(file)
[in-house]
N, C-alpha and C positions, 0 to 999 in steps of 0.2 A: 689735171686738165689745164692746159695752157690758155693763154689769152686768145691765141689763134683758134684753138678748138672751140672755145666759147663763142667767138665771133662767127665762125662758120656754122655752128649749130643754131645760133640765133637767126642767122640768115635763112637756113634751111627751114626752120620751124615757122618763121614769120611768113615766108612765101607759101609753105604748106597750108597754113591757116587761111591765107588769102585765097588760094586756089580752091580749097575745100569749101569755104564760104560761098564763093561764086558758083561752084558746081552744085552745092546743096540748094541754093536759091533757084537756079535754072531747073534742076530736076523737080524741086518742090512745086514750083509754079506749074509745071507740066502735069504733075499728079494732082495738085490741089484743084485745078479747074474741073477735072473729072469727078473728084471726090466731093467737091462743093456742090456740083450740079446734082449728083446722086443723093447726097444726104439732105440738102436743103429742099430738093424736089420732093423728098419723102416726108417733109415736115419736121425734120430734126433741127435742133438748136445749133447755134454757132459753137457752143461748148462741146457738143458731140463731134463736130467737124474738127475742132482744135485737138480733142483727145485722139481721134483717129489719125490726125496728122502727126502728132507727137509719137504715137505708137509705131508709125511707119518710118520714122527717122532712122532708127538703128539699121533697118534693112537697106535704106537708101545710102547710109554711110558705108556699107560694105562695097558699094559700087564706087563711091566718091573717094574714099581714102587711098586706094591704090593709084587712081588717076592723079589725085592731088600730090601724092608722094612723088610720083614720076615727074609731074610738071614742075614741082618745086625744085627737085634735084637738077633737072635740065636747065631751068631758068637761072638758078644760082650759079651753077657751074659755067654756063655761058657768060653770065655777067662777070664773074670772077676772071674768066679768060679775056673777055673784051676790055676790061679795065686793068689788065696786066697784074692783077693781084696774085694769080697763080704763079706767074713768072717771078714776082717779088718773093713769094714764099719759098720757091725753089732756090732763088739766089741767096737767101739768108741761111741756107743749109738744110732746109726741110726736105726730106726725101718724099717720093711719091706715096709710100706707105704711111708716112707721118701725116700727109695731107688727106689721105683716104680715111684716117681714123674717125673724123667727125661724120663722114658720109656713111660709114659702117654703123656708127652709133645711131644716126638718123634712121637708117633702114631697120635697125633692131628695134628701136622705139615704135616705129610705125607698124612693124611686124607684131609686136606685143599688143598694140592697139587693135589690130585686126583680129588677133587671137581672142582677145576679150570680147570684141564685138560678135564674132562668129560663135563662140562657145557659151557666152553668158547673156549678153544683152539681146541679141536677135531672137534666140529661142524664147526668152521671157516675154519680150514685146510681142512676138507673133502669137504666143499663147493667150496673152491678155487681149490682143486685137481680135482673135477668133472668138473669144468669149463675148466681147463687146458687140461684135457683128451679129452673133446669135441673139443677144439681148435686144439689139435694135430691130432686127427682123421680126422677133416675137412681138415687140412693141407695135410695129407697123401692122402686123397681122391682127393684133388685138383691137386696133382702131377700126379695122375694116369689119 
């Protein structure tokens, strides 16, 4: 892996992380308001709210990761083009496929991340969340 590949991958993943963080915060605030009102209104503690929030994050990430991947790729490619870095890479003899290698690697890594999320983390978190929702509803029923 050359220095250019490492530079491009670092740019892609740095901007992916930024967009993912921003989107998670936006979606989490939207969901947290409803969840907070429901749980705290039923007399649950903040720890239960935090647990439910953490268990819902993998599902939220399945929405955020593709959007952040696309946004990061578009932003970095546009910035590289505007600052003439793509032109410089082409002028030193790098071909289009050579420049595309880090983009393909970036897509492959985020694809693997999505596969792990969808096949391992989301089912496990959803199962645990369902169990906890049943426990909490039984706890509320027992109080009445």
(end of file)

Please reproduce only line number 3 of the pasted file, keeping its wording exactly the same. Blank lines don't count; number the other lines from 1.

């Protein structure tokens, strides 16, 4: 892996992380308001709210990761083009496929991340969340 590949991958993943963080915060605030009102209104503690929030994050990430991947790729490619870095890479003899290698690697890594999320983390978190929702509803029923 050359220095250019490492530079491009670092740019892609740095901007992916930024967009993912921003989107998670936006979606989490939207969901947290409803969840907070429901749980705290039923007399649950903040720890239960935090647990439910953490268990819902993998599902939220399945929405955020593709959007952040696309946004990061578009932003970095546009910035590289505007600052003439793509032109410089082409002028030193790098071909289009050579420049595309880090983009393909970036897509492959985020694809693997999505596969792990969808096949391992989301089912496990959803199962645990369902169990906890049943426990909490039984706890509320027992109080009445």